News Releases

  • Lander students get hands-on experience through Abbeville Opera House project

    Lander University students in Jim Slagle's Advanced Commercial Art course received recognition from the Abbeville Opera House for their work on the opera house's centennial season program cover. With just days into the fall semester, Lander students Vitaly Odemchuk of Anderson and Michelle Amerine of Charleston were given the design project with just a few weeks to complete it.
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  • Beyond Convention: Lander faculty artists display nontraditional media in Monsanto Gallery

    An exhibitor in the current Lander University faculty exhibition wrote, "Traditional art forms such as painting on canvas once dominated art departments on university campuses. Currently nontraditional art forms including photography, ceramics and graphic design are appearing as areas of strong student interest and faculty performance within arts in academia."
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  • A spark that changed the course of Southern American history: New book sifts through the ashes of the Yamasee War

    Looking back at a time when South and North Carolina were one, when many Native Americans struggled to rid the land of their new neighbors from across the Atlantic and when a colony called Georgia was put in place as a line of defense for early Carolinians, the first lecture in Lander University's 2008-2009 Distinguished Speaker Series will reveal the events leading up to, surrounding and following the Yamasee War between southeastern Native American tribes and South Carolinians.
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  • Witherspoon's new book sheds light on 1968 Olympics

    At a plaza in the Tlatelolco district of Mexico City on Oct. 2, 1968, Mexican students congregated in protest. Their goal, to draw attention to the lacking democratic processes of the Mexican government. But their voices were abruptly and violently silenced. In the afternoon, Mexican soldiers blocked the exits to the plaza and opened fire on the crowd killing around 300 protesters. It was ten days before the opening of the 1968 Mexico City Olympics.
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  • Willis gets practical - wins Lander's young scholar award

    With just two years at Lander University behind him, assistant professor of English Dr. Lloyd Willis has a lot to show for it. He was a featured lecturer in the College of Arts and Humanities Distinguished Speaker Series. He has continuously revamped his classes to make them pertinent to student interests, and he has also made great strides toward integrating technology into his curriculum.
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  • The shape of things: lecture highlights centuries-old American music tradition

    As another school year draws to a close at Lander University, so does the university's 2007-2008 Distinguished Speaker Series, sponsored by the College of Arts and Humanities.
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  • Zimbabwe: a nation weeps at the hands of a dictator

    In 1985 the former Zimbabwean director of National Museums and Monuments wrote a letter to a Zimbabwean newspaper, the Sunday Mail, explaining the circumstances of his resignation a few months prior. The letter criticized unreasonable behavior on behalf of Zimbabwean government officials, to be more specific he referred to one official as a "barbarian." The publication of the letter resulted in the paper's editor being fired and led to the former director's decision to leave Zimbabwe to ensure his own safety.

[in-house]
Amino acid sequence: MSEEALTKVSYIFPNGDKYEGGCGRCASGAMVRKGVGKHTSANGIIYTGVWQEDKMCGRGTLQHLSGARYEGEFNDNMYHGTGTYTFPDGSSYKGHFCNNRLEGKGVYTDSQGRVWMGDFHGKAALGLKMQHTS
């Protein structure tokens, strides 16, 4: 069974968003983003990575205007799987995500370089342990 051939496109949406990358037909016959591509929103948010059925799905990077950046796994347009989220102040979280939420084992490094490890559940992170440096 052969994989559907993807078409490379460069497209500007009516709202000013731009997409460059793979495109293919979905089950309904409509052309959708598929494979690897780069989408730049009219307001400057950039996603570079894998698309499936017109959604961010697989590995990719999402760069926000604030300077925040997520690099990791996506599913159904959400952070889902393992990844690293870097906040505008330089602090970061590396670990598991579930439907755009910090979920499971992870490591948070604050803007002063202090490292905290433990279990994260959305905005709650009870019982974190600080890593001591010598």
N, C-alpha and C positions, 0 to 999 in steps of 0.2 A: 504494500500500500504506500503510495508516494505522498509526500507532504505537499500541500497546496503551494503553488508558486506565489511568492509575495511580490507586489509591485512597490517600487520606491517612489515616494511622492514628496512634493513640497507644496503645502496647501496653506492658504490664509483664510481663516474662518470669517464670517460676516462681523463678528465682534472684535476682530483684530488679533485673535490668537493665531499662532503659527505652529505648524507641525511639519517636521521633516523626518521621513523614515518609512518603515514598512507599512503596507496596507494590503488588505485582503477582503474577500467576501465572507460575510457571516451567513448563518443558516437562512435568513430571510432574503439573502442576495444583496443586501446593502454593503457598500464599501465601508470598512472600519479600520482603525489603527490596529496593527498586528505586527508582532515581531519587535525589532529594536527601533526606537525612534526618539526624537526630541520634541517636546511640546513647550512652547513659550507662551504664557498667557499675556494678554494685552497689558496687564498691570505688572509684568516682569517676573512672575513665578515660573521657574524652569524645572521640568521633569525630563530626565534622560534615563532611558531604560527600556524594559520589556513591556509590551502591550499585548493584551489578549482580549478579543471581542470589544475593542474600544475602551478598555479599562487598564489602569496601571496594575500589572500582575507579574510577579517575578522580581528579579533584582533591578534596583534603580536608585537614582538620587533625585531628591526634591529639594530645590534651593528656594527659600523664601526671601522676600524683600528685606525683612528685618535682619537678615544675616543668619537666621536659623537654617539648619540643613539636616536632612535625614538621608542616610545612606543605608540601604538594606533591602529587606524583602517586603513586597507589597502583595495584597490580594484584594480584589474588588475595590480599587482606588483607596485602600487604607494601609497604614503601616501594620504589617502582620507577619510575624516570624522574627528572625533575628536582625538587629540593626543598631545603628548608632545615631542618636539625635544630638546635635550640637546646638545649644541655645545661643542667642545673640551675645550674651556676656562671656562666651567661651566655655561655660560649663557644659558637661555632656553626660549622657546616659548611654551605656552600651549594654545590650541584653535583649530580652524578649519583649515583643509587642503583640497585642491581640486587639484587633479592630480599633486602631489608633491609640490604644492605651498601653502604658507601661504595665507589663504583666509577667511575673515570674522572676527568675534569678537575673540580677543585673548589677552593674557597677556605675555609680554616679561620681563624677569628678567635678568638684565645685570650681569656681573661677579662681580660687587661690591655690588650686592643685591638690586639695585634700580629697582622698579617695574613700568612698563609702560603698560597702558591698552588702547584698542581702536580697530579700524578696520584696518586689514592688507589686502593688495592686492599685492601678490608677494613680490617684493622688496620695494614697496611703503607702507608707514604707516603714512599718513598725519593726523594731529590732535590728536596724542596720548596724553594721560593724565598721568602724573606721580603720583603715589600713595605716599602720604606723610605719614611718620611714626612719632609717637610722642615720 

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  • An Egg-ceptional Opportunity: Alumna chosen to decorate state Easter egg for White House collection

    While decorating eggs is usually an activity that takes place near the Easter holiday, Jill Burriss spent most of the Christmas season preparing an Easter egg for this year.
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  • Lander professor assigns unusual subjects as writing assignments

    Students in Dr. Lloyd Willis' classes at Lander University have been learning about the ethics of food production but the topic is not part of a science curriculum. Willis is an assistant professor of English and he chose food ethics as a topic for his freshman writing course, which requires students to analyze, interpret and evaluate information and ideas and put into words their findings and impressions.
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  • Lander graduate encourages future music educators

    The plight of an educator is rarely easy, and courses can only go so far in preparing a student for the role of a teacher. So when Lander University assistant professor of music and director of bands Dr. Christopher Hughes wanted to show students what it was like to work in the field of music education he brought in Lander graduate Glen Funderburk. As director of bands at Blythewood High School in Columbia, Funderburk offered music students the opportunity to get first-hand insight into what it means to be a successful music educator.
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  • Lander professor gives new life to Mayan literature

    Behind the veil of Mexico's Cancun and Cozumel exists an area of the world rich with literary history. A key aspect of that past is the story of the survival and progressive flourishing of Mayan literature throughout the Yucatan peninsula.
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